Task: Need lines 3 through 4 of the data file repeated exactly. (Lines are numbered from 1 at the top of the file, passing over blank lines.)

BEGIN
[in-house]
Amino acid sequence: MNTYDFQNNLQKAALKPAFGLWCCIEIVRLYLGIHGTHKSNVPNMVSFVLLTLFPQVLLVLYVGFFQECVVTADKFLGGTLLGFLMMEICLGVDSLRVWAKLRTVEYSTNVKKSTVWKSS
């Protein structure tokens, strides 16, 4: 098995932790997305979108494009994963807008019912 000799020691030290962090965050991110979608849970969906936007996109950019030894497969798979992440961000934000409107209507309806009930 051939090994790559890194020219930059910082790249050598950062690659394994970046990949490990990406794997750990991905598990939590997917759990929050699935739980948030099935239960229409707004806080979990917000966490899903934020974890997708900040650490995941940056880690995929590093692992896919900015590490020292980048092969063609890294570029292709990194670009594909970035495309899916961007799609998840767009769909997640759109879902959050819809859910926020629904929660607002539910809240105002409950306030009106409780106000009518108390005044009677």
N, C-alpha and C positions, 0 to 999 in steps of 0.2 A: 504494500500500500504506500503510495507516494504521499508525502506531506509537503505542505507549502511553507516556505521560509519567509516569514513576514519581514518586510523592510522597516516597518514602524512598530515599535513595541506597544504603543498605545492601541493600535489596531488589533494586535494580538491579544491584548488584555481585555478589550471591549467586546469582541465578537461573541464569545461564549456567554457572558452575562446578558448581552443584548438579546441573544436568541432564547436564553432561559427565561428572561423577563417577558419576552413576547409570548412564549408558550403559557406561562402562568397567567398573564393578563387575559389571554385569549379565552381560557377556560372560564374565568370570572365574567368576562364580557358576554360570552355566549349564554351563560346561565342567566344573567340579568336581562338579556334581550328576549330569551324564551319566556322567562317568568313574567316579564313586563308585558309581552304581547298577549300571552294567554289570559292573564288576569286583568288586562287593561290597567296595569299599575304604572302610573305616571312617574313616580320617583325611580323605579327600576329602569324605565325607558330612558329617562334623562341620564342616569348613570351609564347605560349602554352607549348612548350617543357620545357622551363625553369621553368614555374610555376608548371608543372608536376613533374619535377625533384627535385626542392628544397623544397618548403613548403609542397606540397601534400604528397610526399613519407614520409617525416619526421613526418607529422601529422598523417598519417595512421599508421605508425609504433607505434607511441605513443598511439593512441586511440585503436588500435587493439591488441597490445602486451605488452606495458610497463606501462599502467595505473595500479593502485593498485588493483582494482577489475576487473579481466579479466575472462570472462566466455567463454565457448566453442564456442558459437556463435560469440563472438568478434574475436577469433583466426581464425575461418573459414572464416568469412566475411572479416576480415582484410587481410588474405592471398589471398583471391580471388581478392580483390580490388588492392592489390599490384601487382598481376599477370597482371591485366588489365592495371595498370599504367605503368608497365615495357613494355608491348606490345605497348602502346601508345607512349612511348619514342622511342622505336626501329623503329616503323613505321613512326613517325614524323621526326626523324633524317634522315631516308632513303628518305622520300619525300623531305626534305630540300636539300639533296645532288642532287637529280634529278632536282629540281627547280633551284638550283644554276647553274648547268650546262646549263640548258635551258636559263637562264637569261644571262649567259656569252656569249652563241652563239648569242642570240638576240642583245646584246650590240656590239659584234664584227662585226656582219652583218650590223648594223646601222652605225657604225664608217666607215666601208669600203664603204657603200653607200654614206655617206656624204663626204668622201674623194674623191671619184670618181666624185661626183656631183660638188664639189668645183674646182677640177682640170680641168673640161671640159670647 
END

């Protein structure tokens, strides 16, 4: 098995932790997305979108494009994963807008019912 000799020691030290962090965050991110979608849970969906936007996109950019030894497969798979992440961000934000409107209507309806009930 051939090994790559890194020219930059910082790249050598950062690659394994970046990949490990990406794997750990991905598990939590997917759990929050699935739980948030099935239960229409707004806080979990917000966490899903934020974890997708900040650490995941940056880690995929590093692992896919900015590490020292980048092969063609890294570029292709990194670009594909970035495309899916961007799609998840767009769909997640759109879902959050819809859910926020629904929660607002539910809240105002409950306030009106409780106000009518108390005044009677």
N, C-alpha and C positions, 0 to 999 in steps of 0.2 A: 504494500500500500504506500503510495507516494504521499508525502506531506509537503505542505507549502511553507516556505521560509519567509516569514513576514519581514518586510523592510522597516516597518514602524512598530515599535513595541506597544504603543498605545492601541493600535489596531488589533494586535494580538491579544491584548488584555481585555478589550471591549467586546469582541465578537461573541464569545461564549456567554457572558452575562446578558448581552443584548438579546441573544436568541432564547436564553432561559427565561428572561423577563417577558419576552413576547409570548412564549408558550403559557406561562402562568397567567398573564393578563387575559389571554385569549379565552381560557377556560372560564374565568370570572365574567368576562364580557358576554360570552355566549349564554351563560346561565342567566344573567340579568336581562338579556334581550328576549330569551324564551319566556322567562317568568313574567316579564313586563308585558309581552304581547298577549300571552294567554289570559292573564288576569286583568288586562287593561290597567296595569299599575304604572302610573305616571312617574313616580320617583325611580323605579327600576329602569324605565325607558330612558329617562334623562341620564342616569348613570351609564347605560349602554352607549348612548350617543357620545357622551363625553369621553368614555374610555376608548371608543372608536376613533374619535377625533384627535385626542392628544397623544397618548403613548403609542397606540397601534400604528397610526399613519407614520409617525416619526421613526418607529422601529422598523417598519417595512421599508421605508425609504433607505434607511441605513443598511439593512441586511440585503436588500435587493439591488441597490445602486451605488452606495458610497463606501462599502467595505473595500479593502485593498485588493483582494482577489475576487473579481466579479466575472462570472462566466455567463454565457448566453442564456442558459437556463435560469440563472438568478434574475436577469433583466426581464425575461418573459414572464416568469412566475411572479416576480415582484410587481410588474405592471398589471398583471391580471388581478392580483390580490388588492392592489390599490384601487382598481376599477370597482371591485366588489365592495371595498370599504367605503368608497365615495357613494355608491348606490345605497348602502346601508345607512349612511348619514342622511342622505336626501329623503329616503323613505321613512326613517325614524323621526326626523324633524317634522315631516308632513303628518305622520300619525300623531305626534305630540300636539300639533296645532288642532287637529280634529278632536282629540281627547280633551284638550283644554276647553274648547268650546262646549263640548258635551258636559263637562264637569261644571262649567259656569252656569249652563241652563239648569242642570240638576240642583245646584246650590240656590239659584234664584227662585226656582219652583218650590223648594223646601222652605225657604225664608217666607215666601208669600203664603204657603200653607200654614206655617206656624204663626204668622201674623194674623191671619184670618181666624185661626183656631183660638188664639189668645183674646182677640177682640170680641168673640161671640159670647 